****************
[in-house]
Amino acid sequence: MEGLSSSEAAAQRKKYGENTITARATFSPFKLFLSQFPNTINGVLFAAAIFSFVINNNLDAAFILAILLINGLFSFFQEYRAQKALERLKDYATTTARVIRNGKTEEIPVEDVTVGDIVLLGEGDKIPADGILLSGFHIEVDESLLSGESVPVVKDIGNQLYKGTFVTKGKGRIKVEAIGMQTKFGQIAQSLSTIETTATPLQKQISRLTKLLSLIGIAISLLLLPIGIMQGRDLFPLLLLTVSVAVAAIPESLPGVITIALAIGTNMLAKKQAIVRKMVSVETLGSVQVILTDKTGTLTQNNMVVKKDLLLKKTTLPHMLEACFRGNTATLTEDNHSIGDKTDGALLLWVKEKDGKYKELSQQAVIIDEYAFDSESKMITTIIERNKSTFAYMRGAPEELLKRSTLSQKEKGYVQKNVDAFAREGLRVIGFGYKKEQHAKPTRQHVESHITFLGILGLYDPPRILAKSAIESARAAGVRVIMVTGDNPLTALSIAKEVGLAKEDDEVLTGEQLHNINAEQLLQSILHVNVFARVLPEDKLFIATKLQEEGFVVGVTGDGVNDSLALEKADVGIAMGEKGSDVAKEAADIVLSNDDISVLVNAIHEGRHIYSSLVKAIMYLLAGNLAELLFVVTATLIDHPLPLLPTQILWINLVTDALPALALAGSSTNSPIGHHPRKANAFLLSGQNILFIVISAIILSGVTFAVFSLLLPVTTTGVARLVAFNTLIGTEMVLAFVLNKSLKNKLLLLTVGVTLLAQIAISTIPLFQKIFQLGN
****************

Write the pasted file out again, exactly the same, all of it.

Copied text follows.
[in-house]
Amino acid sequence: MEGLSSSEAAAQRKKYGENTITARATFSPFKLFLSQFPNTINGVLFAAAIFSFVINNNLDAAFILAILLINGLFSFFQEYRAQKALERLKDYATTTARVIRNGKTEEIPVEDVTVGDIVLLGEGDKIPADGILLSGFHIEVDESLLSGESVPVVKDIGNQLYKGTFVTKGKGRIKVEAIGMQTKFGQIAQSLSTIETTATPLQKQISRLTKLLSLIGIAISLLLLPIGIMQGRDLFPLLLLTVSVAVAAIPESLPGVITIALAIGTNMLAKKQAIVRKMVSVETLGSVQVILTDKTGTLTQNNMVVKKDLLLKKTTLPHMLEACFRGNTATLTEDNHSIGDKTDGALLLWVKEKDGKYKELSQQAVIIDEYAFDSESKMITTIIERNKSTFAYMRGAPEELLKRSTLSQKEKGYVQKNVDAFAREGLRVIGFGYKKEQHAKPTRQHVESHITFLGILGLYDPPRILAKSAIESARAAGVRVIMVTGDNPLTALSIAKEVGLAKEDDEVLTGEQLHNINAEQLLQSILHVNVFARVLPEDKLFIATKLQEEGFVVGVTGDGVNDSLALEKADVGIAMGEKGSDVAKEAADIVLSNDDISVLVNAIHEGRHIYSSLVKAIMYLLAGNLAELLFVVTATLIDHPLPLLPTQILWINLVTDALPALALAGSSTNSPIGHHPRKANAFLLSGQNILFIVISAIILSGVTFAVFSLLLPVTTTGVARLVAFNTLIGTEMVLAFVLNKSLKNKLLLLTVGVTLLAQIAISTIPLFQKIFQLGN